I’ve always been somewhat conservative, but I came from the New York stage where I was playing all different sorts of young guys, and they weren’t all Brad Majors. I mean Danny Zuko in “Grease” is not that. But then again, Danny Zuko also had a growing up period. I had a tendency to play people who were on the cusp of maturity, whether it’s finding a love or finding a passion for something in their life that spurs them forward into adulthood. I think I was playing a character, and if anyone saw me as Brad, as the stick-in-the-mud guy, it was the people there who we met very briefly before we started shooting because we didn’t really have a chance to socialize and get to know them, so all they saw from me was this character I was bringing because that was basically what I was there. We didn’t party, and we didn’t go out, so they didn’t see another side of me.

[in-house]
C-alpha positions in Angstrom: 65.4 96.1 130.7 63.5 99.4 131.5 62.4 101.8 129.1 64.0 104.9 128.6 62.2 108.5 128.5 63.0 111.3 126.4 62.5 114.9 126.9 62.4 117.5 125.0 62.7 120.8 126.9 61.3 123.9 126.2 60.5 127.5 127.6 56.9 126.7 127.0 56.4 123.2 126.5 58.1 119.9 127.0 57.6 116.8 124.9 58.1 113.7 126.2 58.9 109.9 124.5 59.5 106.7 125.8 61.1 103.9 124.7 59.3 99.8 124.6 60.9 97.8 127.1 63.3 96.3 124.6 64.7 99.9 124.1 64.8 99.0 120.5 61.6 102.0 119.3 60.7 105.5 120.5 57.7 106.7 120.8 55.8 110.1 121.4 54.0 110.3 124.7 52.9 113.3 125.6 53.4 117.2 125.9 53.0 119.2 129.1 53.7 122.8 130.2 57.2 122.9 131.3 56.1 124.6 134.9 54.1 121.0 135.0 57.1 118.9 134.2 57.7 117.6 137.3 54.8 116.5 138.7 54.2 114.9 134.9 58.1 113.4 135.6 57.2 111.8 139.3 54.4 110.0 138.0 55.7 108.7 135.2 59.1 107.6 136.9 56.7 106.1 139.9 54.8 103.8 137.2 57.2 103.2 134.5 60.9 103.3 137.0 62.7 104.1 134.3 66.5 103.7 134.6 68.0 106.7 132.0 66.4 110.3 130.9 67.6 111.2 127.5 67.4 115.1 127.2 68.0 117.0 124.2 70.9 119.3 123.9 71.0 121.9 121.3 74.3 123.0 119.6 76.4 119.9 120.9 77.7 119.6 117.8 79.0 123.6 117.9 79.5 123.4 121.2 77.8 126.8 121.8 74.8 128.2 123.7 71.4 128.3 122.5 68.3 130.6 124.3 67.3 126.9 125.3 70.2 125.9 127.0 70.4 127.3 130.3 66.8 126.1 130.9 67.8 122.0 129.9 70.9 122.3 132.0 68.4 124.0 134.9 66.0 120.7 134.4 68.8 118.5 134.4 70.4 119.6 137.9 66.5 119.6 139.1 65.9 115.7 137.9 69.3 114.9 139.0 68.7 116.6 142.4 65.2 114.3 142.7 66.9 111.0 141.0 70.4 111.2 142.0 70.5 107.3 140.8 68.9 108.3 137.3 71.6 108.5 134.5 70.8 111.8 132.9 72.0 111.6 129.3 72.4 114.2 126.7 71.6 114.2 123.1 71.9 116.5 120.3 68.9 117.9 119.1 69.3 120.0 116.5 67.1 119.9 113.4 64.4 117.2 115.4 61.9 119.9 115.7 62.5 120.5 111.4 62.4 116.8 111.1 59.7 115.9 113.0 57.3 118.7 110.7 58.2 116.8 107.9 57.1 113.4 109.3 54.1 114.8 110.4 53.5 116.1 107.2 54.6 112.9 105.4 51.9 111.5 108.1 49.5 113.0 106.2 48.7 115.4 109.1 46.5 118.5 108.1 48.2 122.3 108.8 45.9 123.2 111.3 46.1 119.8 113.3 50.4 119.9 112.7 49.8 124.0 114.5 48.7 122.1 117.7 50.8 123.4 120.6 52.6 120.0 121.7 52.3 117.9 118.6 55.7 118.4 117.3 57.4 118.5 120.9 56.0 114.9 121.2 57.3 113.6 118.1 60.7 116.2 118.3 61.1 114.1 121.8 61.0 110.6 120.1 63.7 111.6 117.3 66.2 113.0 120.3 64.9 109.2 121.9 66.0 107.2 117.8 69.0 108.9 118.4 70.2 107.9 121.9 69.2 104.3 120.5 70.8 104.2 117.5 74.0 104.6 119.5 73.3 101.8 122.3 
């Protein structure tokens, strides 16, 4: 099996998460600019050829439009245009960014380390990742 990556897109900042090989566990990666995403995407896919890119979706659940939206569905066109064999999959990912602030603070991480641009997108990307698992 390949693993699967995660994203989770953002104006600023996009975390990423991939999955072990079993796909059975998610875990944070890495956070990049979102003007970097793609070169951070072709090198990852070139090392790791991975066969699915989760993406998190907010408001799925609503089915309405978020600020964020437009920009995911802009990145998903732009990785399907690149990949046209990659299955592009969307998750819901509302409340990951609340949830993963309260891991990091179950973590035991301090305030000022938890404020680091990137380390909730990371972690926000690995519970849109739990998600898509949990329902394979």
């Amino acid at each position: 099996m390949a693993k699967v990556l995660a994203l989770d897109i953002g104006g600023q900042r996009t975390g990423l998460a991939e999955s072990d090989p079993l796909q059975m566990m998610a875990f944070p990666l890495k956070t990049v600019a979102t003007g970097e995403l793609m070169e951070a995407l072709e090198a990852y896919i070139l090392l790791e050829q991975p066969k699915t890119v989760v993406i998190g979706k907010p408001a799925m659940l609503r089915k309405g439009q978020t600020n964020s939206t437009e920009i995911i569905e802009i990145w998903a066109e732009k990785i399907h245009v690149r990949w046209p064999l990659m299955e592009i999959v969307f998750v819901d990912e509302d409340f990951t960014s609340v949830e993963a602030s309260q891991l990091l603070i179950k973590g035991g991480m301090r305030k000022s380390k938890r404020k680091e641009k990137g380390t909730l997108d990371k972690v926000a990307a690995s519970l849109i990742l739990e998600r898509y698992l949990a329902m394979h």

Susan Sarandon and Barry Bostwick in “Rocky Horror Picture Show”

You were talking just now about “Rocky Horror” as a coming of age story. I think it’s true for the audience, too. You can grow up watching it, and I was wondering if there’s a character or a scene that you connect with in that way.

Well, I always wanted to play Frankenfurter. But I think everybody does because he’s such a combination of masculinity and surety, meanness. He was compassionless. He was selfish. He was all about him. Basically, he was Donald Trump. It was always, “I’m the greatest, look at me.”

What made you want to play a character like that?